As in previous studies, and using a previously described protocol, adherence to recommended lifestyle modifications, including smoking cessation, and all prescribed medical therapies, was assessed by structured telephone interviews at 1, 6, and 12 months after discharge. During these interviews, the patients were asked to provide all information about their smoking status after discharge. The interviews were conducted by a trained nurse; various attempts were made to interview individual patients. In the case of failure to interview the patient, all relevant data, including survival and smoking status, were collected from the primary care physicians, who are responsible for clinical follow-up and prescription refilling in the Italian National Health Service. The patients were considered to have relapsed if they reported to have resumed regular smoking according to the National Heart, Lung, Blood Institute definition (i.e., any smoking for 7 consecutive days). In the case of a smoking relapse, particular care was taken to record the date, as reported by both patients and primary care physicians. Overall, this approach allowed us to collect all information about the smoking relapse and clinical outcome in all cases during the 12-month follow-up period; no patient was lost to follow-up.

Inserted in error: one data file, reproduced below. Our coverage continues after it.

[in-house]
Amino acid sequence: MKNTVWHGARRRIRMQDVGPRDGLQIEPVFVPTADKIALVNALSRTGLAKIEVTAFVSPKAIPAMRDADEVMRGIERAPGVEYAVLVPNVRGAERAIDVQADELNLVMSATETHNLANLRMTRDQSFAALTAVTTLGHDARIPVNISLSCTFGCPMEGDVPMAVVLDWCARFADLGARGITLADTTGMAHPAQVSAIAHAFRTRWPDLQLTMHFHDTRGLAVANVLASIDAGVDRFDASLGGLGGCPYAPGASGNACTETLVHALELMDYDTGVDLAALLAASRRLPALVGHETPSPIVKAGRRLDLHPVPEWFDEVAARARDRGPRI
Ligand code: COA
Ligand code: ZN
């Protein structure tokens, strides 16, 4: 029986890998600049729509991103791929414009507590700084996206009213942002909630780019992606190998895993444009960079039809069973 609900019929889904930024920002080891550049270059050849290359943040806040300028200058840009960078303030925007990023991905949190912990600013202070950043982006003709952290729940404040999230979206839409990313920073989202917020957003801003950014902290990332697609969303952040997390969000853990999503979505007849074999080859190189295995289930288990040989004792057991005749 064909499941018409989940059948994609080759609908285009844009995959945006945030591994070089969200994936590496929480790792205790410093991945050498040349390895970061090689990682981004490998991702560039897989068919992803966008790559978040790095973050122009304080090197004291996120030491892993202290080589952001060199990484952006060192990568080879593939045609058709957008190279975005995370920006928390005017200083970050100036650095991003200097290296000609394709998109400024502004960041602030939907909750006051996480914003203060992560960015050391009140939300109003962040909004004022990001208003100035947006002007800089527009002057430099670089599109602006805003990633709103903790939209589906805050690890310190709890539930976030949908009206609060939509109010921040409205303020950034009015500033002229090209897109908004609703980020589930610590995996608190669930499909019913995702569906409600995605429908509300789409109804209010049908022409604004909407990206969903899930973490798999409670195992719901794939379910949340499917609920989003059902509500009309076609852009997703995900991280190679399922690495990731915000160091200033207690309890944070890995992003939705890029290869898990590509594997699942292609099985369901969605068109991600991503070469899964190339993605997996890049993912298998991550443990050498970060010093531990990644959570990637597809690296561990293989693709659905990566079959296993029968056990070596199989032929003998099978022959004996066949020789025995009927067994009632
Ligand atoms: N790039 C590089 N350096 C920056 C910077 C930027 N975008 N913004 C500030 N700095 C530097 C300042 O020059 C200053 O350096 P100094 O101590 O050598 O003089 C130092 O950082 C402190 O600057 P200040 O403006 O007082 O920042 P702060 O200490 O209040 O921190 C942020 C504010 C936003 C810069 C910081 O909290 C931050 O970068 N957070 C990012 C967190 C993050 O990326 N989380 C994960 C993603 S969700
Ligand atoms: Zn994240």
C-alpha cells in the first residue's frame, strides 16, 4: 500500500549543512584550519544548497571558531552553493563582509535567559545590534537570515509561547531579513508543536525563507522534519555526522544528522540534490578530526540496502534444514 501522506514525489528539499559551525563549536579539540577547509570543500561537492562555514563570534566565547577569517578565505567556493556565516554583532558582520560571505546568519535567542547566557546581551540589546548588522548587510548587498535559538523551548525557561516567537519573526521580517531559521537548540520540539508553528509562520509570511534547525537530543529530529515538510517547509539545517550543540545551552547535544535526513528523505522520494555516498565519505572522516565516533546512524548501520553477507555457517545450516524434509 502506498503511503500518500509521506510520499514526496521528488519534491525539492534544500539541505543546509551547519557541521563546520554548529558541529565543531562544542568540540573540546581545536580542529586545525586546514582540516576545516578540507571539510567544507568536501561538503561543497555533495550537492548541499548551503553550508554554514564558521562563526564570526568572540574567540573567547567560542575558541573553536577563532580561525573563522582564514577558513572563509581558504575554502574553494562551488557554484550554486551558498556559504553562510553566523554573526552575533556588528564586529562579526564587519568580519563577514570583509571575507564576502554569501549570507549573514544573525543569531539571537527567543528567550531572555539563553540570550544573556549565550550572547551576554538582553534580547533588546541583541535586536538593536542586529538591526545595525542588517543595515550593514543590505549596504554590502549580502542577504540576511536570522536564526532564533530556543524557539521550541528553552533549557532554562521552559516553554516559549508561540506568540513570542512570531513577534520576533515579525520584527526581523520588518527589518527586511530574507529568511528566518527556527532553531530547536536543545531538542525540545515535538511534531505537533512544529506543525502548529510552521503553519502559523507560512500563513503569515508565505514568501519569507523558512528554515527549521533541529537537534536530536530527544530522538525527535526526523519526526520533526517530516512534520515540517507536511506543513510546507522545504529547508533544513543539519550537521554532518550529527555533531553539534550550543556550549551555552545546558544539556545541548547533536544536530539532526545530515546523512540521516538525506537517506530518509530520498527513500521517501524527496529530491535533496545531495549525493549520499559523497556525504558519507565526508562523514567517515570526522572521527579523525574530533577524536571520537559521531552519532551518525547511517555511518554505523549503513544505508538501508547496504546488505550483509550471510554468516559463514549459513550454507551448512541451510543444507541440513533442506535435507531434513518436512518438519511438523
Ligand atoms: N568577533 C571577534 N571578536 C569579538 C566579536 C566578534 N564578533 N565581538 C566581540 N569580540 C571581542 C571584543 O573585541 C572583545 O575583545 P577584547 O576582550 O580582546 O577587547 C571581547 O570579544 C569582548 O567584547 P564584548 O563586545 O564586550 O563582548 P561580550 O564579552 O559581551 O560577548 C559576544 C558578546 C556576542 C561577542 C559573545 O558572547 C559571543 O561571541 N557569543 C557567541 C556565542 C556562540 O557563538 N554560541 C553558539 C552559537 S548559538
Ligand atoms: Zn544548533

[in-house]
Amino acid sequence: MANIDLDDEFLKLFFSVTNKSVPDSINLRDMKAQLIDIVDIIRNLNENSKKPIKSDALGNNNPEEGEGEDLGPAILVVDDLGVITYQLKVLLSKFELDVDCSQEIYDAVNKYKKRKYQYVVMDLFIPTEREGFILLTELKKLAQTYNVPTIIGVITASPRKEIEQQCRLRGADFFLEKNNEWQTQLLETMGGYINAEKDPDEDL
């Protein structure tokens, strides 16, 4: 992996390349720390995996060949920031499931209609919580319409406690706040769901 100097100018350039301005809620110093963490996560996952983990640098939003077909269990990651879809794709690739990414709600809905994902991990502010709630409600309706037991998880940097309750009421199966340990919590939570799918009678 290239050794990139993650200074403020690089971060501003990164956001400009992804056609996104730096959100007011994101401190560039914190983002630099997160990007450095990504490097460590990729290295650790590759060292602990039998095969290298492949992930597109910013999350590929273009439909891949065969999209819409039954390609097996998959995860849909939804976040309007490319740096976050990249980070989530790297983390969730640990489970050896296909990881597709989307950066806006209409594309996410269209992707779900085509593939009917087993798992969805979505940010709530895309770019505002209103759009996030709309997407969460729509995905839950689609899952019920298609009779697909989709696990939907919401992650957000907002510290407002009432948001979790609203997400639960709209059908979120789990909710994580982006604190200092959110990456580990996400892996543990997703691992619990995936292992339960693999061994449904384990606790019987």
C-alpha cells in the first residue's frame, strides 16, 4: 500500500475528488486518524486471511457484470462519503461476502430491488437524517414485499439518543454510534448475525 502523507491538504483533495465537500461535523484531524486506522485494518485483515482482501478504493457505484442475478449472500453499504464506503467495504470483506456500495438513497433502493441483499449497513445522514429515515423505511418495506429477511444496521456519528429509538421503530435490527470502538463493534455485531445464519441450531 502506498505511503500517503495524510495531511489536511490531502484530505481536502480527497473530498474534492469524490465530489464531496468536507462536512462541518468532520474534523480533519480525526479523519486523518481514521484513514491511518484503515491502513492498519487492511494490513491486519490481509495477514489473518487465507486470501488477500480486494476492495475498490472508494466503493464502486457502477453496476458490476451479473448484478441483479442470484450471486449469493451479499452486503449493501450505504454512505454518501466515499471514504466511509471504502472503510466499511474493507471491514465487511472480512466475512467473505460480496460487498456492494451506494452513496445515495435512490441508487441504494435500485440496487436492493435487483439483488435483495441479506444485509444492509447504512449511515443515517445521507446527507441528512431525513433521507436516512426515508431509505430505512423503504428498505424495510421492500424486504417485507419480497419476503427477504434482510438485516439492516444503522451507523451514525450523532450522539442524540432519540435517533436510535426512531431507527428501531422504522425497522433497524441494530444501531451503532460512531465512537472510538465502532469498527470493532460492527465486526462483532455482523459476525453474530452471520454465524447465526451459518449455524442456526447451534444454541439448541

The mean ± standard deviation was calculated for continuous variables, and frequencies were measured for categorical variables. The cumulative risk of all-cause death was estimated using the Kaplan-Meier method. Multivariate-adjusted Cox proportional hazard regression analyses were used to assess the effect of smoking relapse on the time-related occurrence of the primary outcome measure. Because patients could resume smoking at any point during the follow-up period, Cox models for the association of smoking relapse with mortality included this event as a time-dependent covariate. This approach has already been used in similar previous studies, because patients can be moved from 1 risk class to another at the moment of documented resumption of smoking. In addition, in multivariate analyses, Cox proportional hazards models were constructed to assess the independent association between smoking relapse and the primary outcome measure, adjusting for patient demographics (e.g., age, gender, marital status), educational level, clinical history (e.g., hypertension, diabetes mellitus, previous ACS, previous coronary artery bypass grafting, previous percutaneous coronary intervention, obesity), and variables related to the index event (e.g., left ventricular ejection fraction, interventional procedure, including cardiac catheterization, percutaneous coronary intervention, and coronary artery bypass grafting, and enrollment in a cardiac rehabilitation program). The assumption of proportionality for Cox models was tested and met for all covariates. The results of the Cox proportional hazards models are presented as hazard ratios (HRs) and 95% confidence intervals (CIs). Moreover, because patients were re-evaluated over time for risk exposure and outcome status, according to a statistical approach already used in previous studies, the HRs for the time-related occurrence of total mortality according to the time of smoking relapse were also calculated. Univariate and multivariate Cox proportional hazard regression analyses were also used to identify the clinical and demographic variables associated with smoking relapse during the 12-month follow-up period. The statistical analysis was performed using the Statistical Package for Social Sciences statistical software package, version 13.0 (SPSS, Chicago, Illinois). A p value of <0.05 was considered statistically significant.